2. The content has to be served perfectly by using the horizontal dimension. If not, then going sideways isn’t serving the content or the reader. It’s just a gimmick.
  3. Is the sideways content the only element on your front page? It’s a lot easier to go sideways on any page — especially the front page — if you’re not asking the reader to switch back-and-forth between sideways and vertical on the same page.

One of the first sideways front pages I had ever noticed was this one in the Reporter of Fond du Lac, Wis., in March 2010.

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The story was a huge wall mural in a local school. The photographer stitched several shots together to make a very wide picture of the whole thing.

Four months later, Fond du Lac’s larger sister paper in Green Bay used a similar treatment for a story on businesses around the NFL stadium there.

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In March 2011, Fayetteville (N.C.) Observer stripped a panoramic shot of tornado damage down the side of page one.

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The St. Louis Post-Dispatch went sideways with front-page wraps several times during the 2011 World Series.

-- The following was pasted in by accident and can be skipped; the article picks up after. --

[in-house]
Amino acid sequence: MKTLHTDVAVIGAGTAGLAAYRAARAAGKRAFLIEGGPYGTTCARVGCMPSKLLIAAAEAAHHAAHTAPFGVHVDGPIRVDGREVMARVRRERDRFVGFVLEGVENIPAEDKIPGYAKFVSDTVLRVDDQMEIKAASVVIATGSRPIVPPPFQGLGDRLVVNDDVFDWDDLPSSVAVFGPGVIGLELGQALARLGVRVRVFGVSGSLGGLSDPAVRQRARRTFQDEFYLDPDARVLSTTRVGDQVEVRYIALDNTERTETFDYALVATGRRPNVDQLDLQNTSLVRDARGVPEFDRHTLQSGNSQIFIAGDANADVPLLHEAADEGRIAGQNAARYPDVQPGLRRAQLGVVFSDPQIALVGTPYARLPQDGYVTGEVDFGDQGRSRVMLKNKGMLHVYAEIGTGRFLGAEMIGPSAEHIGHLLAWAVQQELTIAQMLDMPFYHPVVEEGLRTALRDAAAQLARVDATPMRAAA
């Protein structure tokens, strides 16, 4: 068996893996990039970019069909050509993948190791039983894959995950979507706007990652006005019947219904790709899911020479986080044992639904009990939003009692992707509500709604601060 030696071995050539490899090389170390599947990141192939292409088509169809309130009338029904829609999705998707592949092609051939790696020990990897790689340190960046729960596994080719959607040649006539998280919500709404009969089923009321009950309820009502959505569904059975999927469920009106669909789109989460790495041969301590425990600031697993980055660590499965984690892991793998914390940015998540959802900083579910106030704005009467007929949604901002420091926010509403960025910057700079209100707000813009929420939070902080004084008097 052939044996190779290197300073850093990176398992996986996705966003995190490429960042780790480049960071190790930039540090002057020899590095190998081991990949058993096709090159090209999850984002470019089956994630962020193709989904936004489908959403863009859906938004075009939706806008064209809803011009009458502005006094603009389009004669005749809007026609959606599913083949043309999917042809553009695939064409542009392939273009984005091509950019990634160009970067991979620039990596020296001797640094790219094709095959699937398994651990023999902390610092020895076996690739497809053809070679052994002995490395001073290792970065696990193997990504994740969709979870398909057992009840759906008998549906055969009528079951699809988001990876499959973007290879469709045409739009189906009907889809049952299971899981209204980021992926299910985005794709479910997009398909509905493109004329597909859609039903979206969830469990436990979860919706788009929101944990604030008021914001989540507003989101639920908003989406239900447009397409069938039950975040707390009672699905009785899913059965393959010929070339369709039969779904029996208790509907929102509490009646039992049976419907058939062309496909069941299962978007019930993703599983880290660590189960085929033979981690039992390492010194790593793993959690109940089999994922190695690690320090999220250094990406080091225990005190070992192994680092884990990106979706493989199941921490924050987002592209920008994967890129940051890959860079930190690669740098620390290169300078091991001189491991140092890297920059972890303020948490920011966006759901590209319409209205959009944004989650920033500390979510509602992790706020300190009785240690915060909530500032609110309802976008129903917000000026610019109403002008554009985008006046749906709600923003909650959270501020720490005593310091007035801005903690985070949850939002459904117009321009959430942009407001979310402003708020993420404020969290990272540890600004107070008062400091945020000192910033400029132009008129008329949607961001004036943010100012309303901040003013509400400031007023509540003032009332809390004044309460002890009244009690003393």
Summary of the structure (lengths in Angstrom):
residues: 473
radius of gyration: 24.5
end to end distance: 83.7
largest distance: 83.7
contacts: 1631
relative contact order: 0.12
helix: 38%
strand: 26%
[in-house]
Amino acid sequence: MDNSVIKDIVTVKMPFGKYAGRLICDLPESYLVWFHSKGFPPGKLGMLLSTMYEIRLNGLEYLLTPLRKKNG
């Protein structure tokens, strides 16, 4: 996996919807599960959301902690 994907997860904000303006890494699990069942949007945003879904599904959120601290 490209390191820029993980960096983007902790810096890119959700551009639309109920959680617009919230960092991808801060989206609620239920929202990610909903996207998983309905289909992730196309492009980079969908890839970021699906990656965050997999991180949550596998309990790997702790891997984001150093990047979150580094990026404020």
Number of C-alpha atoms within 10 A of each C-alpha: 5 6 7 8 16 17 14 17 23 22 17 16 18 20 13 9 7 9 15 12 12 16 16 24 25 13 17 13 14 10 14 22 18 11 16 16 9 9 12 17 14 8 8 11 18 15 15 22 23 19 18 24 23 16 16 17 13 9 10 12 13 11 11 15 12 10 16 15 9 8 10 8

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Here’s one I didn’t like: The Idaho Press-Tribune ran this impressive picture sideways on page one in October 2011 of Boise State’s famous blue-turfed football stadium stuffed with fans.

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But the whole thing was really a big reefer to an online presentation. In particular, the skyboxes down the side of the page seemed weird. It would have been better to put those atop the nameplate, I think.

A month later, the student paper at Iowa State University published a web-only edition after a huge overtime win over No. 2-ranked Oklahoma State. The first three pages were sideways poster pages.

The paper doesn’t normally publish on Saturday, so they went with a web-only edition.

In May of last year, the Palm Beach Daily News ran a huge sideways graphic on page one.

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In September, Asbury Park went sideways when that city’s famous boardwalk went up in smoke.

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And two papers produced sideways poster front pages for Christmas Day this past year. One was the Colorado Springs Gazette

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…and the other was my paper, the Orange County Register.

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So don’t be afraid to go sideways.

If you need to. But only if you need to.

Most of the pages in this post were from the Newseum. Of course.

This article has 1 comments

  1. Tom Lynch

    Great concept. Wouldn’t it have worked better flipped 180 degrees and played down the right side of the page, with the “SOON VERY SOON” hed above the fold?